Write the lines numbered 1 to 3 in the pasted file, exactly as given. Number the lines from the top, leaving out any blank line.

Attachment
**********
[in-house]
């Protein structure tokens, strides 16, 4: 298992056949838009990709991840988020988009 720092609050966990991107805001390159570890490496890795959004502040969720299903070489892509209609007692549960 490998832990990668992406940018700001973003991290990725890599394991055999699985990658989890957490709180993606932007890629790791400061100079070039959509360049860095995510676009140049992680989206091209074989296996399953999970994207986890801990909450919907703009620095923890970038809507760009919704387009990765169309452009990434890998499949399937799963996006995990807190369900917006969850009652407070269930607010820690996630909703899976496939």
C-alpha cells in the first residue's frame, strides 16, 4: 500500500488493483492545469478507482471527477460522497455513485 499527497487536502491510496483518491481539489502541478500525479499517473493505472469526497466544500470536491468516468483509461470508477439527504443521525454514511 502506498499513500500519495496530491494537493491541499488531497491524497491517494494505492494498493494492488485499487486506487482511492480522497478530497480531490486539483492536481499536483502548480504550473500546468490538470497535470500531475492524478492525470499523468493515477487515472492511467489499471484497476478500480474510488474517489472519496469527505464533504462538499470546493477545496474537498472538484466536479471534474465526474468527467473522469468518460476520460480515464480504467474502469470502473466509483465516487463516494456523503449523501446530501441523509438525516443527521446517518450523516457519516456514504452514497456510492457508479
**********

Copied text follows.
[in-house]
């Protein structure tokens, strides 16, 4: 298992056949838009990709991840988020988009 720092609050966990991107805001390159570890490496890795959004502040969720299903070489892509209609007692549960 490998832990990668992406940018700001973003991290990725890599394991055999699985990658989890957490709180993606932007890629790791400061100079070039959509360049860095995510676009140049992680989206091209074989296996399953999970994207986890801990909450919907703009620095923890970038809507760009919704387009990765169309452009990434890998499949399937799963996006995990807190369900917006969850009652407070269930607010820690996630909703899976496939």
C-alpha cells in the first residue's frame, strides 16, 4: 500500500488493483492545469478507482471527477460522497455513485 499527497487536502491510496483518491481539489502541478500525479499517473493505472469526497466544500470536491468516468483509461470508477439527504443521525454514511 502506498499513500500519495496530491494537493491541499488531497491524497491517494494505492494498493494492488485499487486506487482511492480522497478530497480531490486539483492536481499536483502548480504550473500546468490538470497535470500531475492524478492525470499523468493515477487515472492511467489499471484497476478500480474510488474517489472519496469527505464533504462538499470546493477545496474537498472538484466536479471534474465526474468527467473522469468518460476520460480515464480504467474502469470502473466509483465516487463516494456523503449523501446530501441523509438525516443527521446517518450523516457519516456514504452514497456510492457508479